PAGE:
Local News

Food Council Will Discuss Yum Brands Proposal

Created to combat obesity, the Louisville’s Food Policy Advisory Council will hold its second meeting Tuesday where it will it discuss a proposal by Yum Brands to authorize certain food stamp recipients to use their vouchers at fast food restaurants.

Local food advocates have criticized the Louisville-based company for lobbying state government to allow the disabled, elderly and homeless to use their vouchers at their restaurant,

The 25-member panel was appointed by Mayor Greg Fischer to propose innovative solutions to create a vibrant food system, but has yet to release a statement in regards to the plan though many members have begun to raise their concerns.

Policy member James Neumann, who co-owns ValuMarket, says Yum’s idea would go against local efforts to bring healthier foods to impoverished neighborhoods known as food deserts.

Local News Noise & Notes

Food Advocate Questions Fischer’s McDonald’s Appearance

After celebrating the renovation of a McDonald’s in west Louisville, Mayor Greg Fischer was called out by a member of his own recently-formed Food Policy Council who was disappointed in the message it sent to food justice advocates.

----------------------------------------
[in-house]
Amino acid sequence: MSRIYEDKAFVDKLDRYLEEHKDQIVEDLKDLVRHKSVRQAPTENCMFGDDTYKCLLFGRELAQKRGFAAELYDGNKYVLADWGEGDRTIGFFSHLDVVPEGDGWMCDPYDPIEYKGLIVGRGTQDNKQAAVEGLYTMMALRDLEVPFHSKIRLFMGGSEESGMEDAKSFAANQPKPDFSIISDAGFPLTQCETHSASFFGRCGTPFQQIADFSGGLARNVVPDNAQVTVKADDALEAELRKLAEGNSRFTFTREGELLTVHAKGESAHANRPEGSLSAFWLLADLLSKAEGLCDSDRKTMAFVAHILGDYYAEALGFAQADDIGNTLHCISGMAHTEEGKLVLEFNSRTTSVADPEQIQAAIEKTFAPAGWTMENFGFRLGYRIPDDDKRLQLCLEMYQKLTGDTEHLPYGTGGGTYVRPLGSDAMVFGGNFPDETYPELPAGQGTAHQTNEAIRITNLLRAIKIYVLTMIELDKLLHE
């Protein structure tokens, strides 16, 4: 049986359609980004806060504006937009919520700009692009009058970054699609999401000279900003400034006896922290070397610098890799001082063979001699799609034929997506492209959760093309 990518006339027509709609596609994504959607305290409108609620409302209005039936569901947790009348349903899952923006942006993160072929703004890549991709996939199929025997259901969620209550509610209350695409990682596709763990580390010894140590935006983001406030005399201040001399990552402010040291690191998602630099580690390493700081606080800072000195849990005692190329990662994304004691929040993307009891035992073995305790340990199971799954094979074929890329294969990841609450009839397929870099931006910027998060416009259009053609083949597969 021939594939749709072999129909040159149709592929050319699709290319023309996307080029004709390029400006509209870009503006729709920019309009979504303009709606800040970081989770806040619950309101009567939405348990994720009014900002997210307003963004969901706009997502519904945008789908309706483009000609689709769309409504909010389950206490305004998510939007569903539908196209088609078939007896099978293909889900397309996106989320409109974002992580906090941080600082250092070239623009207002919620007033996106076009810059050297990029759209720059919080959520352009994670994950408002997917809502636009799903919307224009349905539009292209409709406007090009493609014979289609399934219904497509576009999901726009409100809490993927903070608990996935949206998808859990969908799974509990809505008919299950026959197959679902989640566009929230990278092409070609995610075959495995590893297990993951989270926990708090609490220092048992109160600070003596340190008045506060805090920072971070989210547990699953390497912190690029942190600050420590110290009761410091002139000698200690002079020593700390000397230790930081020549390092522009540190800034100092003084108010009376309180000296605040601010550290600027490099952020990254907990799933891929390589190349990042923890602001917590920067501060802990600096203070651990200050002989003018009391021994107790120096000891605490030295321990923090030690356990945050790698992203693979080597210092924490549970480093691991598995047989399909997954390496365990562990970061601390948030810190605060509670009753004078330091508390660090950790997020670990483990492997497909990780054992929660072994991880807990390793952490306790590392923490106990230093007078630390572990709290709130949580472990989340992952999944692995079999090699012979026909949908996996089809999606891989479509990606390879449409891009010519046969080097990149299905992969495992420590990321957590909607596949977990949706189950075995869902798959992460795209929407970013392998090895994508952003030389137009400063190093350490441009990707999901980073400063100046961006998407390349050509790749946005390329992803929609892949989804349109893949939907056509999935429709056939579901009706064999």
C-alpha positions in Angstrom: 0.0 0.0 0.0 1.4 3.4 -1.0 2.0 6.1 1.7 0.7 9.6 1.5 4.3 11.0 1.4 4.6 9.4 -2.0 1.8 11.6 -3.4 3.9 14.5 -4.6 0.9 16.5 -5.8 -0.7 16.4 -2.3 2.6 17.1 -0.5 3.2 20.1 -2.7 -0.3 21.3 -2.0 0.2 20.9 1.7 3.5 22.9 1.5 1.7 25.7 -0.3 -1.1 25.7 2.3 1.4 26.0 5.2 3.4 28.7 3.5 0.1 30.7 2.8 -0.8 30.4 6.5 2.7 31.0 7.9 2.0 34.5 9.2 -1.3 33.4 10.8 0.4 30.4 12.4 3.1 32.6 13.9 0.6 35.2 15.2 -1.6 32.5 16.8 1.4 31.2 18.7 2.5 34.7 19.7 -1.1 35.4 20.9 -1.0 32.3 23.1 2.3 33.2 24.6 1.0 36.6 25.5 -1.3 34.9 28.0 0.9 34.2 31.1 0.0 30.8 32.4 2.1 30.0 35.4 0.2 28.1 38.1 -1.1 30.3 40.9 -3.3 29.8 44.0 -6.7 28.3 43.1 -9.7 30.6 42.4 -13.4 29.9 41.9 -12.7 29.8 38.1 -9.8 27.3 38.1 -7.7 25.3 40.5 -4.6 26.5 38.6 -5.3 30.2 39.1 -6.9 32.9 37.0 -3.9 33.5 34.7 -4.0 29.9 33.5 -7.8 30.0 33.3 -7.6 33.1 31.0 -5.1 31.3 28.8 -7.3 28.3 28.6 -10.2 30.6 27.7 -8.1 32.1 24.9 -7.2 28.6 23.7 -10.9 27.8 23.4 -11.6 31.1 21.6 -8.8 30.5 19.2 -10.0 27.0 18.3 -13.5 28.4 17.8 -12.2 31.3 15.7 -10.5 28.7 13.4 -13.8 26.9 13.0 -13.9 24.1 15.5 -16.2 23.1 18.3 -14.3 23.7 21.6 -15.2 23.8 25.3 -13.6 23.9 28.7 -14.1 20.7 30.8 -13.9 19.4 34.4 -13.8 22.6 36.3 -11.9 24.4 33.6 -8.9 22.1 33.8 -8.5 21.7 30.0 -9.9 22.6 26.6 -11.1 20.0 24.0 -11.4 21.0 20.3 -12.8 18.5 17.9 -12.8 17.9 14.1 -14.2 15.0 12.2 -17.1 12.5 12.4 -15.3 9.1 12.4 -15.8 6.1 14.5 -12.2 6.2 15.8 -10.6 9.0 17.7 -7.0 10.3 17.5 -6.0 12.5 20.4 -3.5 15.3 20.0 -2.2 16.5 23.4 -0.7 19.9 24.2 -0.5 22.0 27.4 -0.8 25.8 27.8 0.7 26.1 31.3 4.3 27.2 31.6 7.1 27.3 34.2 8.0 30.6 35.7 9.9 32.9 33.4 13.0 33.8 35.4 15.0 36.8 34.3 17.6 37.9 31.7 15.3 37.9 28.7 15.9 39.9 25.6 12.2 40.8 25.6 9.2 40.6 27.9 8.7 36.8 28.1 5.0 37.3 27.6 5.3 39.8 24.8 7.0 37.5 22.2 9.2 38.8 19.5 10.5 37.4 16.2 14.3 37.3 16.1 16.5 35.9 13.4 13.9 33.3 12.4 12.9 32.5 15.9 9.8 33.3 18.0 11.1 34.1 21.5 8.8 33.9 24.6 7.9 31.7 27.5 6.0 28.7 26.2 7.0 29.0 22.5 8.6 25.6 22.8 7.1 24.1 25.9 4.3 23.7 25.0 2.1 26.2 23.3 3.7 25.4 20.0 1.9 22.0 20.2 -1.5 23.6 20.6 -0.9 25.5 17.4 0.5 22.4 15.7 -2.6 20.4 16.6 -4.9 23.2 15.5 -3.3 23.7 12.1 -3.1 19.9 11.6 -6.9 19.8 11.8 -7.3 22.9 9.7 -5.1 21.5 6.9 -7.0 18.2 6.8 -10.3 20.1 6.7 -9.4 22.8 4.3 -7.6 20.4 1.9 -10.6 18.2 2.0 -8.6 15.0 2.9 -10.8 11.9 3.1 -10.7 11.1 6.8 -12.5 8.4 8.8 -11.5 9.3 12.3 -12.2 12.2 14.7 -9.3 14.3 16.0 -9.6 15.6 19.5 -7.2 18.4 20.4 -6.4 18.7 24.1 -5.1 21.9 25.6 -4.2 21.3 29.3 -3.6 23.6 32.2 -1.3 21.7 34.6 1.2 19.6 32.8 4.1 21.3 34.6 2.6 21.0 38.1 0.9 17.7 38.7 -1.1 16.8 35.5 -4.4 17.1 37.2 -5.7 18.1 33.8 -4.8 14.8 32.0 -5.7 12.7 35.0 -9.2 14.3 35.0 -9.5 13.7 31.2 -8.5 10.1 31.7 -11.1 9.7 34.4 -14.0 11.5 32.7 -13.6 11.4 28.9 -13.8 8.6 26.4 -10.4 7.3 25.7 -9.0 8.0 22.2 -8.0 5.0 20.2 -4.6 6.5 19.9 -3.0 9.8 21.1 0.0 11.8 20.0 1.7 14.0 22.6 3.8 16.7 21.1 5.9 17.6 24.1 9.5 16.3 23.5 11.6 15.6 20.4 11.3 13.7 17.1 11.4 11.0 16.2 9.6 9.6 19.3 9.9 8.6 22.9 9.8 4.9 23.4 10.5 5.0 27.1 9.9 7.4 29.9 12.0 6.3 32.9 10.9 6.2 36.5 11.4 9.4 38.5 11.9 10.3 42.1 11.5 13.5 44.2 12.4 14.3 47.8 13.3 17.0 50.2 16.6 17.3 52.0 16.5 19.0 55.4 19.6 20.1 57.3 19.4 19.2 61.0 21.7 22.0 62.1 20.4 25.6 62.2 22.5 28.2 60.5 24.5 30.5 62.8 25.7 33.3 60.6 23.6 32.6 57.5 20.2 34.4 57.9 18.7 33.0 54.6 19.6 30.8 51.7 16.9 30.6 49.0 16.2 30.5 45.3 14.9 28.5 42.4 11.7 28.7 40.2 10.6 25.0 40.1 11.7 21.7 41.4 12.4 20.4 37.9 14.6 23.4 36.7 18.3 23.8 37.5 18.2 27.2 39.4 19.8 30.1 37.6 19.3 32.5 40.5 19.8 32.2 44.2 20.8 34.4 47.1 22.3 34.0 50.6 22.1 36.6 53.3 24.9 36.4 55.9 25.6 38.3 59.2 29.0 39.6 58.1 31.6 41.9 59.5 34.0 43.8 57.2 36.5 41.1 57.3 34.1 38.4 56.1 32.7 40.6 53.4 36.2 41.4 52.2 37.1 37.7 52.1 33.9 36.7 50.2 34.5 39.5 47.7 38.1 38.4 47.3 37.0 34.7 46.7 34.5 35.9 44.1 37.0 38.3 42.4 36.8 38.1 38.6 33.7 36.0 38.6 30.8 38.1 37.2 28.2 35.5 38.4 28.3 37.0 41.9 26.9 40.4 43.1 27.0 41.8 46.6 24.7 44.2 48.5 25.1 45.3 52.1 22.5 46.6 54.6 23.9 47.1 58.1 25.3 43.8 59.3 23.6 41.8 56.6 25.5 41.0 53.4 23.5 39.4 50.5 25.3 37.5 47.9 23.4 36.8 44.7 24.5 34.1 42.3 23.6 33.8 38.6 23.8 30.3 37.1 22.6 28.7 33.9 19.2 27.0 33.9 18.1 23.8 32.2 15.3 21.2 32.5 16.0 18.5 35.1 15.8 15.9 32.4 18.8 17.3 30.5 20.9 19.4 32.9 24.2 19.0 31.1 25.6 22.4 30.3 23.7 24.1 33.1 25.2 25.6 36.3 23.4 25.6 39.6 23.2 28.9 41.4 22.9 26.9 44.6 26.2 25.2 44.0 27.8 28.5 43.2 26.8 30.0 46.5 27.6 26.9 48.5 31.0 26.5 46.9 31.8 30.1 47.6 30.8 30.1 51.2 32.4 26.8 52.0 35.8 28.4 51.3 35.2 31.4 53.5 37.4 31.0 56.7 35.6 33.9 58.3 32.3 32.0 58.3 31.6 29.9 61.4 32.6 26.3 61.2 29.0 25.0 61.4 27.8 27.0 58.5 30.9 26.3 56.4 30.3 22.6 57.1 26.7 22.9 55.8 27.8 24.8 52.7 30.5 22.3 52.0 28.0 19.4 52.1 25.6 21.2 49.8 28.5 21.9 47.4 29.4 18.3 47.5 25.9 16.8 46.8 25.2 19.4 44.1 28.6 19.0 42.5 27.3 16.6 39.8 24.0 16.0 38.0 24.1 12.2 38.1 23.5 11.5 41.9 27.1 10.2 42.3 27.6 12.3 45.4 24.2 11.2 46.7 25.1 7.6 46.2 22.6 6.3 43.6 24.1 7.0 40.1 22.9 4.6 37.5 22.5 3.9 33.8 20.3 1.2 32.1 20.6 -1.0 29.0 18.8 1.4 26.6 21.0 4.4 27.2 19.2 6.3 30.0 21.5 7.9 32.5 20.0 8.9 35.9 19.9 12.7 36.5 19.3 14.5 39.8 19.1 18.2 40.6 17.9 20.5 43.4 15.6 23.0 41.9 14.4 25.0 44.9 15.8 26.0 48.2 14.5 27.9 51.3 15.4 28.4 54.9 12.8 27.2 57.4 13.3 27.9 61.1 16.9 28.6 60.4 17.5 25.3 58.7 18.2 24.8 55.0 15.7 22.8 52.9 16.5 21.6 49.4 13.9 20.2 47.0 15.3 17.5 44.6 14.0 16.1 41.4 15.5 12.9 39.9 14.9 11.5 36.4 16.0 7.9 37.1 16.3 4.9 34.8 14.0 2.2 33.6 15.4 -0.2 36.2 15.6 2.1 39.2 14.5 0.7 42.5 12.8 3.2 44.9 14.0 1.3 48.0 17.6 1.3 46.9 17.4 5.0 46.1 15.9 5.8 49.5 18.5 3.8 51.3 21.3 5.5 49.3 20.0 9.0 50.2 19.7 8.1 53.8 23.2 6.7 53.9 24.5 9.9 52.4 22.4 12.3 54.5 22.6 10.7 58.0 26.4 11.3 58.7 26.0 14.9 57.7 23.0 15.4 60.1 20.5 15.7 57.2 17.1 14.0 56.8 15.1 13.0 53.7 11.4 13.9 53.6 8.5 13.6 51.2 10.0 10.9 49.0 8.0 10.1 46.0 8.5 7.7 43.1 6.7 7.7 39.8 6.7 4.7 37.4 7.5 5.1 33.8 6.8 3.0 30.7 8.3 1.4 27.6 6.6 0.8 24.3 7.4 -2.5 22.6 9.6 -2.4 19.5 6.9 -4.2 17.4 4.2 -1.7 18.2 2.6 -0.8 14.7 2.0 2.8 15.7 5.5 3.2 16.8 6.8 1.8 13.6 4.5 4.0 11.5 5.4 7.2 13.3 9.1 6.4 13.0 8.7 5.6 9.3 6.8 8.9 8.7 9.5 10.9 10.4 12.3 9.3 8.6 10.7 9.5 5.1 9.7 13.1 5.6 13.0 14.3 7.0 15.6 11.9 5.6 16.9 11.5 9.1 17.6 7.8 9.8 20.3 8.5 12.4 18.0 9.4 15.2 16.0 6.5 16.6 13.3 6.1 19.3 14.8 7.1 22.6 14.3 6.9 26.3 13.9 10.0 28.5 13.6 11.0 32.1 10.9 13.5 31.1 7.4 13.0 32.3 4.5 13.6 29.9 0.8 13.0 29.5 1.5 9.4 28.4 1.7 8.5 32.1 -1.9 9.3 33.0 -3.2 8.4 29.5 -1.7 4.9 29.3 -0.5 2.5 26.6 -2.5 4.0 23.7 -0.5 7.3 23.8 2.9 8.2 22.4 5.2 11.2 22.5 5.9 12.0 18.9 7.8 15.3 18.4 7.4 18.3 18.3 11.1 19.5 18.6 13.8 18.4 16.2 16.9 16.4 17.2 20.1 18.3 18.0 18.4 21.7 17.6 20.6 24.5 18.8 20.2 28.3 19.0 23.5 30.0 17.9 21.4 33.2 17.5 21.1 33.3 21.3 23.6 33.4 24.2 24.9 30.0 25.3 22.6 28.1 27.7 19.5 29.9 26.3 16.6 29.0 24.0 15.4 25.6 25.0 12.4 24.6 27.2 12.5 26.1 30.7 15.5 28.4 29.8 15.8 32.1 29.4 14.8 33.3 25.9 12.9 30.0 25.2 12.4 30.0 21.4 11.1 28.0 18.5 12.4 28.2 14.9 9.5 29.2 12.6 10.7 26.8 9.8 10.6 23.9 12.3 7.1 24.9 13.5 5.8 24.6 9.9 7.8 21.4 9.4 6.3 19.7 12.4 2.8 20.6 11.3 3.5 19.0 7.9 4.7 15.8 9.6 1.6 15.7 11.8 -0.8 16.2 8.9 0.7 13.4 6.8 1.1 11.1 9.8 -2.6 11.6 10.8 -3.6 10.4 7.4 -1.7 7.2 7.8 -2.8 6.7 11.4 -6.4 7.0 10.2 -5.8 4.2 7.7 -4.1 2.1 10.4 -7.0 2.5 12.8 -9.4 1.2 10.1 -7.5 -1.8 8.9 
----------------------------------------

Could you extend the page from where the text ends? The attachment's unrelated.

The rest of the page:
The fast food restaurant at 28th and Broadway was closed for a few months for remodeling, but re-opened Thursday with a celebration of dance crews, drum lines and a visit from Ronald McDonald. Fischer attended the festivities and praised the store’s owner, but a local food justice advocate was displeased enough to voice her frustration.

Responding via Facebook, Metro employee SteVon Edwards, who sits on the food panel as a appointee from the health department, said the appearance was furthering the problem of poor food options in west Louisville.

Local News Next Louisville

Food Policy Council Established

By Sheila Ash

Louisville Mayor Jerry Abramson and public health and wellness officials have announced the creation of a Food Policy Advisory Council.

The Council is part of the Mayor’s Healthy Hometown Movement and will help oversee efforts to create healthier food opportunities in Louisville.

A nearly $8 million federal grant was awarded to the city this year to help fund those efforts.

Abramson says the application process has begun to seat the council, which will have at least 15 members.

“A diverse group of people from across the community all focused on encouraging a robust, sustainable local food economy and a healthier population,” he said.

A development committee will review applications and then make recommendations to Mayor-elect Greg Fischer.

Anyone interested in serving on the council should apply by December 24.

More information is available here.